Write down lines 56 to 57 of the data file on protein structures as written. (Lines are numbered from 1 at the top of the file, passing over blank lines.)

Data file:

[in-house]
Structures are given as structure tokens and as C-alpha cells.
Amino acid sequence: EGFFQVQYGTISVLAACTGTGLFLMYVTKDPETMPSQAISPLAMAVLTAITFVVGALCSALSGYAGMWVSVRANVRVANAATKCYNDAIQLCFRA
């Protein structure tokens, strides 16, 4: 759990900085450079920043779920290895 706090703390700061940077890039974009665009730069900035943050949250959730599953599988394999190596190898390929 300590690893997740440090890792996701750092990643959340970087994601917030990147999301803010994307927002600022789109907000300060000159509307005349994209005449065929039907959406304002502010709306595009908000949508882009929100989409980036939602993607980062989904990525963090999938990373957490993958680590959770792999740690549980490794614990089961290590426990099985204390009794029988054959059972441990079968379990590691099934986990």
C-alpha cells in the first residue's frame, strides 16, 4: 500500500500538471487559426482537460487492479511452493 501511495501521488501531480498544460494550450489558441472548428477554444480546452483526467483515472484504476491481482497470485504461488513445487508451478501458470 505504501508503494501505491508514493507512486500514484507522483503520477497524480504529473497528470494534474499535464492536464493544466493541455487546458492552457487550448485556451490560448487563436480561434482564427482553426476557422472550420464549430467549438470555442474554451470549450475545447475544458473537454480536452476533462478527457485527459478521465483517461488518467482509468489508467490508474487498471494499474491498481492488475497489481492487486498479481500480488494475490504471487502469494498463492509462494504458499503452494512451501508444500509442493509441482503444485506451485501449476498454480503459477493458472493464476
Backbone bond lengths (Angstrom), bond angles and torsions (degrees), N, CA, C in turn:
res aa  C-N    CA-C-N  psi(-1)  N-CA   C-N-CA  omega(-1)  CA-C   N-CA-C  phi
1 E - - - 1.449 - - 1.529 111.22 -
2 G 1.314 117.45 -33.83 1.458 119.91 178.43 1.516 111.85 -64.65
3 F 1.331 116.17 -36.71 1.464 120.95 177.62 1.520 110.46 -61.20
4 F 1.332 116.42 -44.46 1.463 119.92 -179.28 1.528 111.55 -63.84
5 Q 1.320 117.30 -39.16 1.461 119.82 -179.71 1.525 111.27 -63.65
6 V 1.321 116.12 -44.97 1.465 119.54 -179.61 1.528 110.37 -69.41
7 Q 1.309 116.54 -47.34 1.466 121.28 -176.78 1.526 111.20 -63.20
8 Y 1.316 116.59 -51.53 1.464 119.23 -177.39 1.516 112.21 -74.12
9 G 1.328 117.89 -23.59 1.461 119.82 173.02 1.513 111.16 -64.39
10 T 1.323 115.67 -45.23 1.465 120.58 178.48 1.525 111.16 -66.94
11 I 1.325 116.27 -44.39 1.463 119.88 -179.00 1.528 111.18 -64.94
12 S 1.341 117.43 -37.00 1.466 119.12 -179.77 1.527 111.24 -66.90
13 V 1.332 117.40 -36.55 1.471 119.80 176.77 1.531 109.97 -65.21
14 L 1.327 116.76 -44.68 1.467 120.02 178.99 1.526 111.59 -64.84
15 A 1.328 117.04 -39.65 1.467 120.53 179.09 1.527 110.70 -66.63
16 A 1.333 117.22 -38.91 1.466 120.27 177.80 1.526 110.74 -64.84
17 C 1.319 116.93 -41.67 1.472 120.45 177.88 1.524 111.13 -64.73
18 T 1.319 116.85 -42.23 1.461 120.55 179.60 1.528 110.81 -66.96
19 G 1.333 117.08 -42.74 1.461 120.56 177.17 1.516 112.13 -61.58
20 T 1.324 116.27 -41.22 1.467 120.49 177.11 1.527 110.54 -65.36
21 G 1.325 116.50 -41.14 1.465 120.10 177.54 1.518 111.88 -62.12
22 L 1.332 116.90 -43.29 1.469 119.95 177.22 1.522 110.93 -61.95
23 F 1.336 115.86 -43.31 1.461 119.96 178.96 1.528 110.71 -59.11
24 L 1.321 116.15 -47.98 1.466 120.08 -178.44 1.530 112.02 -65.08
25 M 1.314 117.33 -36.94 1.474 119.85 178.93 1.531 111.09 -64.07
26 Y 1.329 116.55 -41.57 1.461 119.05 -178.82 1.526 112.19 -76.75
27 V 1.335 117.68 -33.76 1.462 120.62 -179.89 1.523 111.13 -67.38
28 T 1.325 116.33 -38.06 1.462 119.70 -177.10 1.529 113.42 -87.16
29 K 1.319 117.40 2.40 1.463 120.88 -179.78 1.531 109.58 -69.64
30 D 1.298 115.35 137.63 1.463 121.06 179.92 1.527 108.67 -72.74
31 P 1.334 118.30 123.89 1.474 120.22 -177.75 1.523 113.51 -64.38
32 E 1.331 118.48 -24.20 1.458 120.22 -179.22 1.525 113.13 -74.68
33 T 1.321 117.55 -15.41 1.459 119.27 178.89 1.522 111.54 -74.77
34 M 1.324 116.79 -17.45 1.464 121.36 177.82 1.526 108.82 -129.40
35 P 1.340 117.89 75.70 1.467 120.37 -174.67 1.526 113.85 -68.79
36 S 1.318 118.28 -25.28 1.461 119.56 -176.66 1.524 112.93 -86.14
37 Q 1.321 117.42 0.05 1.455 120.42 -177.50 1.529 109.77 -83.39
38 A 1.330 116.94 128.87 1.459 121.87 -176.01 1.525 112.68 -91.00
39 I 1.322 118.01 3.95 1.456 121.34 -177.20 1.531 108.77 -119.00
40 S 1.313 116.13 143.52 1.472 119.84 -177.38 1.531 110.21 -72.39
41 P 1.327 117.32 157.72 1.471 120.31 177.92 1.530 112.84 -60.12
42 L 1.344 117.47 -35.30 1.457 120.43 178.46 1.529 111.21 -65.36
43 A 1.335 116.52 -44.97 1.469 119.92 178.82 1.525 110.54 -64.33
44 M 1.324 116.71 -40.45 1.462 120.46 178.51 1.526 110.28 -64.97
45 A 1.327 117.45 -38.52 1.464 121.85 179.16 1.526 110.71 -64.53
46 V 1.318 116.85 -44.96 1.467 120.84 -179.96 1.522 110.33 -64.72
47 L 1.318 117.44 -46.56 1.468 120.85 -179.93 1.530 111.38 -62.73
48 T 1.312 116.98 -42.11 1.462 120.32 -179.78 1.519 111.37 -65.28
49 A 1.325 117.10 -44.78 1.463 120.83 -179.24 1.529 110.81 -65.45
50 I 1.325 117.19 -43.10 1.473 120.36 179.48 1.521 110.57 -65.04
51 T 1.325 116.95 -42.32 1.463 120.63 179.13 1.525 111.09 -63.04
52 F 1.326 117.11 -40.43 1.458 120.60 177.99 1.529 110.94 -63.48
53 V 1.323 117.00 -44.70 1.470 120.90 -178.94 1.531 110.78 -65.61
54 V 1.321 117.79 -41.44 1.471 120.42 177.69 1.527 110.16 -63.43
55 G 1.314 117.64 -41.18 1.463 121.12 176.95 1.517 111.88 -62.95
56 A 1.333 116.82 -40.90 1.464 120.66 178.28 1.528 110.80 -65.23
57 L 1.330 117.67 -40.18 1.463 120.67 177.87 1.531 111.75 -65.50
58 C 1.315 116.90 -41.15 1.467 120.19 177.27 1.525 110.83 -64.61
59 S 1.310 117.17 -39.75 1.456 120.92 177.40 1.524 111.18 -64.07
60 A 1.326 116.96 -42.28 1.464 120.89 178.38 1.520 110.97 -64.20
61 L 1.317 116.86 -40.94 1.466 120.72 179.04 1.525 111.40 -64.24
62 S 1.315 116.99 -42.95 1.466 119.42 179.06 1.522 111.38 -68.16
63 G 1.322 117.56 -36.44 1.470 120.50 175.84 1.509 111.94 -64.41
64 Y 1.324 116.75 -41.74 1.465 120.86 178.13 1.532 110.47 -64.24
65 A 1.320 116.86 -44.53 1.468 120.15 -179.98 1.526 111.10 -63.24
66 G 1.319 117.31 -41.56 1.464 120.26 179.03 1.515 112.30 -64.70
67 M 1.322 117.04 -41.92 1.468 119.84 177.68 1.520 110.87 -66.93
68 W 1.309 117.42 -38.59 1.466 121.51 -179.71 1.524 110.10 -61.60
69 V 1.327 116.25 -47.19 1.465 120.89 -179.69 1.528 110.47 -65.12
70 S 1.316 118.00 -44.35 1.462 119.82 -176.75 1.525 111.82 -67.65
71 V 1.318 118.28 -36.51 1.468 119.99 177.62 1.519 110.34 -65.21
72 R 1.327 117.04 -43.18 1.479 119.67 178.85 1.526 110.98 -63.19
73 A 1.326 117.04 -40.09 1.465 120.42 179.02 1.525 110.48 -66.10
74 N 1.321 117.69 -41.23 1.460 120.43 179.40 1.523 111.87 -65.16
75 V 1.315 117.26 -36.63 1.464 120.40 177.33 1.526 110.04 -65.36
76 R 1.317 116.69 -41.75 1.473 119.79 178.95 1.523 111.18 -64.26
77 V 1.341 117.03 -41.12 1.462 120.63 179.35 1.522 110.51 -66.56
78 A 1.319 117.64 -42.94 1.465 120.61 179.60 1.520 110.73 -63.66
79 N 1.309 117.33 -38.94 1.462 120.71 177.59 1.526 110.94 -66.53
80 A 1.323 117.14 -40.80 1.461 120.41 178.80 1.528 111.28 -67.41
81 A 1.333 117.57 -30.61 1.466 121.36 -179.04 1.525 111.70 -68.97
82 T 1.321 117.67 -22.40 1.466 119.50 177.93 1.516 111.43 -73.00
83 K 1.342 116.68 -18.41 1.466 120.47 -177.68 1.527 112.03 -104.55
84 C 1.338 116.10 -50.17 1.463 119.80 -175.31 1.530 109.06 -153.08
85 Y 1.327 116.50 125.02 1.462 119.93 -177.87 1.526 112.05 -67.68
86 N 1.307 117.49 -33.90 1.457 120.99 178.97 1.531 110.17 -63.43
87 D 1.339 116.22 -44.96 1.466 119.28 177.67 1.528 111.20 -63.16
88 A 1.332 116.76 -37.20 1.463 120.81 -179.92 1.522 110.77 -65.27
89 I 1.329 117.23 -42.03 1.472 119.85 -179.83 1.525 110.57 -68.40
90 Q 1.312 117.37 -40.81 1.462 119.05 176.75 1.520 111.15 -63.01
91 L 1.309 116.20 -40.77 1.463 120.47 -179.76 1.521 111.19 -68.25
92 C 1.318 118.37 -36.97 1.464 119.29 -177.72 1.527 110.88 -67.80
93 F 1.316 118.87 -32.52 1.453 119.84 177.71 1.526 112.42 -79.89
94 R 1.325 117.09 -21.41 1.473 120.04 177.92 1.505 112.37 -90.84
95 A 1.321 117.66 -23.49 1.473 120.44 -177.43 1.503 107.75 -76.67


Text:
49 A 1.325 117.10 -44.78 1.463 120.83 -179.24 1.529 110.81 -65.45
50 I 1.325 117.19 -43.10 1.473 120.36 179.48 1.521 110.57 -65.04